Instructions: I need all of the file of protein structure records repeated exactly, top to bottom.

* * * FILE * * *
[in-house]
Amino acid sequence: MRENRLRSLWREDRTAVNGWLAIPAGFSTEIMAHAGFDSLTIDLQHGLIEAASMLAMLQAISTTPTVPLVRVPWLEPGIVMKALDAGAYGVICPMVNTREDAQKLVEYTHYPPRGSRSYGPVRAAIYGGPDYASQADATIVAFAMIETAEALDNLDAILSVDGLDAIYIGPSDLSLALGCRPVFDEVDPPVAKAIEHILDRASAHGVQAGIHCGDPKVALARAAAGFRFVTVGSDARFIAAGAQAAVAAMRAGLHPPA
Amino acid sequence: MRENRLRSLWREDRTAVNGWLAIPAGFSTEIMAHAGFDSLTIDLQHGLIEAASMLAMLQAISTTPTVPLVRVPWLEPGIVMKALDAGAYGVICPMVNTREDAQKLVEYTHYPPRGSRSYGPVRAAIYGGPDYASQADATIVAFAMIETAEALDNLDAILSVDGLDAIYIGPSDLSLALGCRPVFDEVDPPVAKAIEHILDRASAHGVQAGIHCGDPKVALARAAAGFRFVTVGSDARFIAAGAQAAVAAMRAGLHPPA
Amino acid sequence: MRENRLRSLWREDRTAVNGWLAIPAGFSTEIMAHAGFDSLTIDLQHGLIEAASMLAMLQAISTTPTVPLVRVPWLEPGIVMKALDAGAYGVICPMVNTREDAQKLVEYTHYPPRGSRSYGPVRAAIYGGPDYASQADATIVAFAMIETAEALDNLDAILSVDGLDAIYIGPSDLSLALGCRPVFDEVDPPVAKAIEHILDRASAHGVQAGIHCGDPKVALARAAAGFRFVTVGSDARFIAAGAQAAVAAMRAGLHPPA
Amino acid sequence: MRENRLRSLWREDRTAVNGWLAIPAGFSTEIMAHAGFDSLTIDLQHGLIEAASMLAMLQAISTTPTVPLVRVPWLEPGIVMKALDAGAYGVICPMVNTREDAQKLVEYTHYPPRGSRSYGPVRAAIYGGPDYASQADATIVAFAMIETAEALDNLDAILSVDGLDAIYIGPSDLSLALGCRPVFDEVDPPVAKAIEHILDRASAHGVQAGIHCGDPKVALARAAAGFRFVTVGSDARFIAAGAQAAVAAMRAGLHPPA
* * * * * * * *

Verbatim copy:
[in-house]
Amino acid sequence: MRENRLRSLWREDRTAVNGWLAIPAGFSTEIMAHAGFDSLTIDLQHGLIEAASMLAMLQAISTTPTVPLVRVPWLEPGIVMKALDAGAYGVICPMVNTREDAQKLVEYTHYPPRGSRSYGPVRAAIYGGPDYASQADATIVAFAMIETAEALDNLDAILSVDGLDAIYIGPSDLSLALGCRPVFDEVDPPVAKAIEHILDRASAHGVQAGIHCGDPKVALARAAAGFRFVTVGSDARFIAAGAQAAVAAMRAGLHPPA
Amino acid sequence: MRENRLRSLWREDRTAVNGWLAIPAGFSTEIMAHAGFDSLTIDLQHGLIEAASMLAMLQAISTTPTVPLVRVPWLEPGIVMKALDAGAYGVICPMVNTREDAQKLVEYTHYPPRGSRSYGPVRAAIYGGPDYASQADATIVAFAMIETAEALDNLDAILSVDGLDAIYIGPSDLSLALGCRPVFDEVDPPVAKAIEHILDRASAHGVQAGIHCGDPKVALARAAAGFRFVTVGSDARFIAAGAQAAVAAMRAGLHPPA
Amino acid sequence: MRENRLRSLWREDRTAVNGWLAIPAGFSTEIMAHAGFDSLTIDLQHGLIEAASMLAMLQAISTTPTVPLVRVPWLEPGIVMKALDAGAYGVICPMVNTREDAQKLVEYTHYPPRGSRSYGPVRAAIYGGPDYASQADATIVAFAMIETAEALDNLDAILSVDGLDAIYIGPSDLSLALGCRPVFDEVDPPVAKAIEHILDRASAHGVQAGIHCGDPKVALARAAAGFRFVTVGSDARFIAAGAQAAVAAMRAGLHPPA
Amino acid sequence: MRENRLRSLWREDRTAVNGWLAIPAGFSTEIMAHAGFDSLTIDLQHGLIEAASMLAMLQAISTTPTVPLVRVPWLEPGIVMKALDAGAYGVICPMVNTREDAQKLVEYTHYPPRGSRSYGPVRAAIYGGPDYASQADATIVAFAMIETAEALDNLDAILSVDGLDAIYIGPSDLSLALGCRPVFDEVDPPVAKAIEHILDRASAHGVQAGIHCGDPKVALARAAAGFRFVTVGSDARFIAAGAQAAVAAMRAGLHPPA